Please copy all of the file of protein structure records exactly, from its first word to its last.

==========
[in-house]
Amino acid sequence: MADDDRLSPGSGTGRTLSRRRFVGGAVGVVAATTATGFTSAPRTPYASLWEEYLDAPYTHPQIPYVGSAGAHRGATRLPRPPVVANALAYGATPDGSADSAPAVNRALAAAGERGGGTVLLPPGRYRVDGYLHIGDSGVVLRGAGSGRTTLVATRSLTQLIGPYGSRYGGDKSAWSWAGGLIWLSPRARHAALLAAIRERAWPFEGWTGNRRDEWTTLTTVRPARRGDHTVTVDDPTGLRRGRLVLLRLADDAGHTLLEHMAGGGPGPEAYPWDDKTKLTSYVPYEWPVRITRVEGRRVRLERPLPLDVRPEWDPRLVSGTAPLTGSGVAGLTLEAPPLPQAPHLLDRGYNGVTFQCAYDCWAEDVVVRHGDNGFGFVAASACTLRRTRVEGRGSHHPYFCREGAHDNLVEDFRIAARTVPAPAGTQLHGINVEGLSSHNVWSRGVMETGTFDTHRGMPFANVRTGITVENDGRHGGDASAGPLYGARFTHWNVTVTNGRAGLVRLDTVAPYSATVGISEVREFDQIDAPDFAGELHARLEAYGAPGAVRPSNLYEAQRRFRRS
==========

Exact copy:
[in-house]
Amino acid sequence: MADDDRLSPGSGTGRTLSRRRFVGGAVGVVAATTATGFTSAPRTPYASLWEEYLDAPYTHPQIPYVGSAGAHRGATRLPRPPVVANALAYGATPDGSADSAPAVNRALAAAGERGGGTVLLPPGRYRVDGYLHIGDSGVVLRGAGSGRTTLVATRSLTQLIGPYGSRYGGDKSAWSWAGGLIWLSPRARHAALLAAIRERAWPFEGWTGNRRDEWTTLTTVRPARRGDHTVTVDDPTGLRRGRLVLLRLADDAGHTLLEHMAGGGPGPEAYPWDDKTKLTSYVPYEWPVRITRVEGRRVRLERPLPLDVRPEWDPRLVSGTAPLTGSGVAGLTLEAPPLPQAPHLLDRGYNGVTFQCAYDCWAEDVVVRHGDNGFGFVAASACTLRRTRVEGRGSHHPYFCREGAHDNLVEDFRIAARTVPAPAGTQLHGINVEGLSSHNVWSRGVMETGTFDTHRGMPFANVRTGITVENDGRHGGDASAGPLYGARFTHWNVTVTNGRAGLVRLDTVAPYSATVGISEVREFDQIDAPDFAGELHARLEAYGAPGAVRPSNLYEAQRRFRRS